Roger Falcone is a professor of physics at the University of California, Berkeley, and an affiliated faculty member of Berkeley's Energy and Resources Group and Applied Science and Technology Program. He chaired the Physics Department from 1995-2000. As of January 2018 he is a Professor of the Graduate School at Berkeley. He received his A.B. in Physics (1974) from Princeton, and Ph.D. in Electrical Engineering (1979) from Stanford, and was the Marvin Chodorow Fellow in Applied Physics (1980-83) at Stanford.
He was the Director of the Advanced Light Source x-ray synchrotron facility at Lawrence Berkeley National Lab (2006-2017), was President of the American Physical Society (2018), and currently serves as Past President of AP (2019).
Our research group studies the dynamics of ultrafast processes in atoms, molecules, solids, and plasmas. We develop advanced technologies (pulsed sources of x-rays, high-speed x-ray detectors, and novel techniques), and we perform experiments at major facilities in the Bay Area and around the world. Currently, we are focusing on understanding the behavior of solids and plasmas that are under extreme conditions of pressure and temperature. We are studying how these materials respond to high stress (up to a billion atmospheres of pressure, or 1 GigaBar) and high temperatures (several million degrees, or hundreds of eV). We measure and control dynamics on the length and time scales of atomic motion (down to nanometers and femtoseconds). A particular area of interest is the “equation of state” of high energy density matter, which means understanding the relationship of pressure, density, and temperature under extreme conditions. Also important are electronic, structural, and thermodynamic properties, such as the relative amount of ionization, the local order, and the thermal conductivity in such matter.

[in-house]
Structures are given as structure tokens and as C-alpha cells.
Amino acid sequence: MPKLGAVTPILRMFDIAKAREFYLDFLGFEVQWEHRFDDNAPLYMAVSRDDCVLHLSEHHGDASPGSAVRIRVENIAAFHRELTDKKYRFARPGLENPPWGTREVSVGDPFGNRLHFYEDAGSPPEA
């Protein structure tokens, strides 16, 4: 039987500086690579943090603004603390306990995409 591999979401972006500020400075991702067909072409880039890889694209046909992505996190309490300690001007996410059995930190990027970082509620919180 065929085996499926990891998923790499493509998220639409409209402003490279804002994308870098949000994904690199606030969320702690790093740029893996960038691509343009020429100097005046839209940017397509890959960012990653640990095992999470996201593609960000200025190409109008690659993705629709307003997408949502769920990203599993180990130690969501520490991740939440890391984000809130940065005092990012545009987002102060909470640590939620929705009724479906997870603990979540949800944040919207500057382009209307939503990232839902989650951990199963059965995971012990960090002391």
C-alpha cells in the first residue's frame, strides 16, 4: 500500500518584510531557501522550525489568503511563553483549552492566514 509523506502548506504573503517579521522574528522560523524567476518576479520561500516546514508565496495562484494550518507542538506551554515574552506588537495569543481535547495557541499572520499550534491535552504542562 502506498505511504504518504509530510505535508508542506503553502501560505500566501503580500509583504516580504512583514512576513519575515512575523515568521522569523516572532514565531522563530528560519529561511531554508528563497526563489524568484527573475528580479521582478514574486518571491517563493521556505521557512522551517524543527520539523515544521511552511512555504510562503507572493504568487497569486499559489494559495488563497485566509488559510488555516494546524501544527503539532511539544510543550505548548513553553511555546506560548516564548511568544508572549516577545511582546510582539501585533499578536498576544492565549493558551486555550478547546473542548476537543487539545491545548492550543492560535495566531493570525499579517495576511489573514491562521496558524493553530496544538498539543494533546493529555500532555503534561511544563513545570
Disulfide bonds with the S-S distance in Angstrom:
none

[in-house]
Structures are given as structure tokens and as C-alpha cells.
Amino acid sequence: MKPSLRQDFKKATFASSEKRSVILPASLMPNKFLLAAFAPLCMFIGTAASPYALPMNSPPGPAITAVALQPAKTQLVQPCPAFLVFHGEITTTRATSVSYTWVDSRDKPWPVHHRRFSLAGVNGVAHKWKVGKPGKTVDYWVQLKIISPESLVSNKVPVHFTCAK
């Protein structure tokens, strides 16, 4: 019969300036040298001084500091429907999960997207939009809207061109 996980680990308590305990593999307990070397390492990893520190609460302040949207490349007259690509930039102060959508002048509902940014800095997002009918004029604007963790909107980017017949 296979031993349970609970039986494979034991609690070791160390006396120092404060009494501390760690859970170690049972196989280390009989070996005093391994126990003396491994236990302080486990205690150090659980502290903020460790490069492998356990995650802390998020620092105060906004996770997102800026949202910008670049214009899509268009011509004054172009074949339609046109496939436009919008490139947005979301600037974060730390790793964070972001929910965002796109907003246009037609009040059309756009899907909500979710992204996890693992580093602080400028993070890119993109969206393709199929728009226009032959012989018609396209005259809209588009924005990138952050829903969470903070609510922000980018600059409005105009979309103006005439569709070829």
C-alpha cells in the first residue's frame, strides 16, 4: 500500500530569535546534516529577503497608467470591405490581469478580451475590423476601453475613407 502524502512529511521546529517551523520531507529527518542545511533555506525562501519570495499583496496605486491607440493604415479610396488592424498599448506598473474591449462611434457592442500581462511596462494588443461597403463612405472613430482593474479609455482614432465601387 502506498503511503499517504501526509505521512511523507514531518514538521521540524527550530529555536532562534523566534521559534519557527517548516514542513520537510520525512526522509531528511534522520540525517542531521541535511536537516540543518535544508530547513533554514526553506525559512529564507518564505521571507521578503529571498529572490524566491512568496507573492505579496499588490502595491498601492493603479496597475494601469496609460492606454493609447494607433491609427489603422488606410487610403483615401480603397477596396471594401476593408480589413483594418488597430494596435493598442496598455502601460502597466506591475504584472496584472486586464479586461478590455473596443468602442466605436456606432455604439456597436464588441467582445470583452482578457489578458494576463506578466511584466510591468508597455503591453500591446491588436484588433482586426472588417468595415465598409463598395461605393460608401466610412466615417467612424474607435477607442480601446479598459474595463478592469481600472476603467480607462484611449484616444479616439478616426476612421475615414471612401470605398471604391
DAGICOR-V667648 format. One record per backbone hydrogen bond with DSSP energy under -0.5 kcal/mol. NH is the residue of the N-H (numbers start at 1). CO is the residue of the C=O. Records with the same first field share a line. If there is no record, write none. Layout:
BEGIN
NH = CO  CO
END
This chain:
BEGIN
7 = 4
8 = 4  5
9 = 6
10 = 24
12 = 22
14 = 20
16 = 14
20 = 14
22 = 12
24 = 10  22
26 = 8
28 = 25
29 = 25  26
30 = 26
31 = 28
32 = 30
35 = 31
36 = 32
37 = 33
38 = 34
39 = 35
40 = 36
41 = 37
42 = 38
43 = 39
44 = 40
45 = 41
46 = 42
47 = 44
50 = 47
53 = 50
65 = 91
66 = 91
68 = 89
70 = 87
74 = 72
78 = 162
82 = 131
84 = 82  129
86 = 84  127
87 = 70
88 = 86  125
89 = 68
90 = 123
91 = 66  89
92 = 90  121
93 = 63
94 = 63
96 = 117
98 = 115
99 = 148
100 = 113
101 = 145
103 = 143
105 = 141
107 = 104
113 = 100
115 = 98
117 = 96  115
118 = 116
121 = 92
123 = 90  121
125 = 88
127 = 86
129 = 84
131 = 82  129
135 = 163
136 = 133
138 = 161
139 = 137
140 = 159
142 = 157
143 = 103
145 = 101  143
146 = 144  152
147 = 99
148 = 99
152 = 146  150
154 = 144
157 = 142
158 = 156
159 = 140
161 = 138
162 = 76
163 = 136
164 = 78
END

The questions we address are generally fundamental, since we are extending science into novel regimes. The applications of our work range from geophysics (what is the chemistry of materials under pressure?), to materials performance (can we design materials that will perform under extreme conditions?), to fusion energy (can we create plasmas at high enough density and temperature to undergo nuclear burn?), to astrophysics (can we understand the physics of giant planets and stars?).
In a separate area of research, we are helping develop novel methods of high-resolution, chemically-resolved, ultrafast, three-dimensional imaging at the nanoscale, using x-rays, in order to better understand the physics and chemistry of functional materials under more conventional conditions.
Our tools involve advanced x-ray synchrotrons, the world’s highest energy lasers, free-electron x-ray lasers, and tabletop, ultrashort pulse lasers. Our team includes faculty and other scientists from many countries, theorists and experimentalists, as well as postdoctoral, graduate, and undergraduate students.
Travis D. Frazer, et al, "Engineering Nanoscale Thermal Transport: Size- and Spacing-Dependent Cooling of Nanostructures," Phys. Rev. Applied 11, 024042 (2019)
A. M. Saunders, et al, “Characterizing plasma conditions in radiatively heated solid-density samples with x-ray Thomson scattering,” Phys. Rev. E 98, 063206 (2018)
N. J. Hartley, et al, “Liquid Structure of Shock-Compressed Hydrocarbons at Megabar Pressures,” Phys. Rev. Lett. 121, 245501 (2018)
T. Doppner, et al, “Absolute Equation-of-State Measurement for Polystyrene from 25-60 Mbar Using a Spherically Converging Shock Wave,” Phys. Rev. Lett. 121, 025001 (2018)
D. Kraus, et al, “Formation of diamonds in laser-compressed hydrocarbons at planetary interior conditions,” Nature Astronomy 1, 606–611 (2017)
F. Albert, et al, “Observation of Betatron X-Ray Radiation in a Self-Modulated Laser Wakefield Accelerator Driven with Picosecond Laser Pulses,” Phys. Rev. Lett. 118, 134801 (2017)